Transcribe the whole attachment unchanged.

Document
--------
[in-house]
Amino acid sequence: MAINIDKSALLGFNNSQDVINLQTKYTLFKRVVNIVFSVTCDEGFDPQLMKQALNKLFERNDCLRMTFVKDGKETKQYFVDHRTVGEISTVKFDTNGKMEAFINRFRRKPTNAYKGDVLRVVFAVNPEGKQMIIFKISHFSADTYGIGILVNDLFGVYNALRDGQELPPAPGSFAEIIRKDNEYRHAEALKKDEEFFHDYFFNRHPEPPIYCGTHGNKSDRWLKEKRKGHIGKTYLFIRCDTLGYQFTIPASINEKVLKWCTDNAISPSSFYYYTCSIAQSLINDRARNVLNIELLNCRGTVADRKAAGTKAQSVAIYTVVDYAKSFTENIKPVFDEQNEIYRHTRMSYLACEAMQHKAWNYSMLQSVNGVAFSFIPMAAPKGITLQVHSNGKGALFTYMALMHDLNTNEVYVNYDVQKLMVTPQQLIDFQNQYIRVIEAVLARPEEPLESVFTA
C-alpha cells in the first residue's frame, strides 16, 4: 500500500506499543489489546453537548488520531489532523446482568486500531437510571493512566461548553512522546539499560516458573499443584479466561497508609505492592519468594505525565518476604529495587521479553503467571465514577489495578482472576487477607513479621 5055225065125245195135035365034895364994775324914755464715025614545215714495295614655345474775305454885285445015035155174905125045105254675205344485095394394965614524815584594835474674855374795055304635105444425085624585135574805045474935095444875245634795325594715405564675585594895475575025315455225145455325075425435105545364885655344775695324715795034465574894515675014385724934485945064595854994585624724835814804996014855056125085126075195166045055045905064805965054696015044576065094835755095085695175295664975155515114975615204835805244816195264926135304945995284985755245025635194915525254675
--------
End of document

[in-house]
Amino acid sequence: MAINIDKSALLGFNNSQDVINLQTKYTLFKRVVNIVFSVTCDEGFDPQLMKQALNKLFERNDCLRMTFVKDGKETKQYFVDHRTVGEISTVKFDTNGKMEAFINRFRRKPTNAYKGDVLRVVFAVNPEGKQMIIFKISHFSADTYGIGILVNDLFGVYNALRDGQELPPAPGSFAEIIRKDNEYRHAEALKKDEEFFHDYFFNRHPEPPIYCGTHGNKSDRWLKEKRKGHIGKTYLFIRCDTLGYQFTIPASINEKVLKWCTDNAISPSSFYYYTCSIAQSLINDRARNVLNIELLNCRGTVADRKAAGTKAQSVAIYTVVDYAKSFTENIKPVFDEQNEIYRHTRMSYLACEAMQHKAWNYSMLQSVNGVAFSFIPMAAPKGITLQVHSNGKGALFTYMALMHDLNTNEVYVNYDVQKLMVTPQQLIDFQNQYIRVIEAVLARPEEPLESVFTA
C-alpha cells in the first residue's frame, strides 16, 4: 500500500506499543489489546453537548488520531489532523446482568486500531437510571493512566461548553512522546539499560516458573499443584479466561497508609505492592519468594505525565518476604529495587521479553503467571465514577489495578482472576487477607513479621 5055225065125245195135035365034895364994775324914755464715025614545215714495295614655345474775305454885285445015035155174905125045105254675205344485095394394965614524815584594835474674855374795055304635105444425085624585135574805045474935095444875245634795325594715405564675585594895475575025315455225145455325075425435105545364885655344775695324715795034465574894515675014385724934485945064595854994585624724835814804996014855056125085126075195166045055045905064805965054696015044576065094835755095085695175295664975155515114975615204835805244816195264926135304945995284985755245025635194915525254675